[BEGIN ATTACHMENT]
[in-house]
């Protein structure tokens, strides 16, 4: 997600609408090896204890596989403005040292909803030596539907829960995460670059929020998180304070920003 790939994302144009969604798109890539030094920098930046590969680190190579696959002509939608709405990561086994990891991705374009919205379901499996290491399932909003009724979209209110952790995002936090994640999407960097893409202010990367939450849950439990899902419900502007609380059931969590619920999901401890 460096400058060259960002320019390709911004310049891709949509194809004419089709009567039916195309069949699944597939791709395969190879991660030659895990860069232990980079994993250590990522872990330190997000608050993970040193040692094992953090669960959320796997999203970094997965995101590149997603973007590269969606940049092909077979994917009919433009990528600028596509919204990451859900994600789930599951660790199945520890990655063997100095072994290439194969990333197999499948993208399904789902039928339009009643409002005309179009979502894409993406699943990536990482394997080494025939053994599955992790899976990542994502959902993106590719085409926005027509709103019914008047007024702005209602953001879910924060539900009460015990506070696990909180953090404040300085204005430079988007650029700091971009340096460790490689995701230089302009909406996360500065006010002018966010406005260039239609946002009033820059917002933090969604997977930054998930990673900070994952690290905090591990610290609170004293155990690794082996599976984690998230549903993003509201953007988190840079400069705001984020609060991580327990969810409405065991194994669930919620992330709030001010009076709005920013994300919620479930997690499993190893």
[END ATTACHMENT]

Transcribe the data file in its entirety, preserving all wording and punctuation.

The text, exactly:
[in-house]
């Protein structure tokens, strides 16, 4: 997600609408090896204890596989403005040292909803030596539907829960995460670059929020998180304070920003 790939994302144009969604798109890539030094920098930046590969680190190579696959002509939608709405990561086994990891991705374009919205379901499996290491399932909003009724979209209110952790995002936090994640999407960097893409202010990367939450849950439990899902419900502007609380059931969590619920999901401890 460096400058060259960002320019390709911004310049891709949509194809004419089709009567039916195309069949699944597939791709395969190879991660030659895990860069232990980079994993250590990522872990330190997000608050993970040193040692094992953090669960959320796997999203970094997965995101590149997603973007590269969606940049092909077979994917009919433009990528600028596509919204990451859900994600789930599951660790199945520890990655063997100095072994290439194969990333197999499948993208399904789902039928339009009643409002005309179009979502894409993406699943990536990482394997080494025939053994599955992790899976990542994502959902993106590719085409926005027509709103019914008047007024702005209602953001879910924060539900009460015990506070696990909180953090404040300085204005430079988007650029700091971009340096460790490689995701230089302009909406996360500065006010002018966010406005260039239609946002009033820059917002933090969604997977930054998930990673900070994952690290905090591990610290609170004293155990690794082996599976984690998230549903993003509201953007988190840079400069705001984020609060991580327990969810409405065991194994669930919620992330709030001010009076709005920013994300919620479930997690499993190893």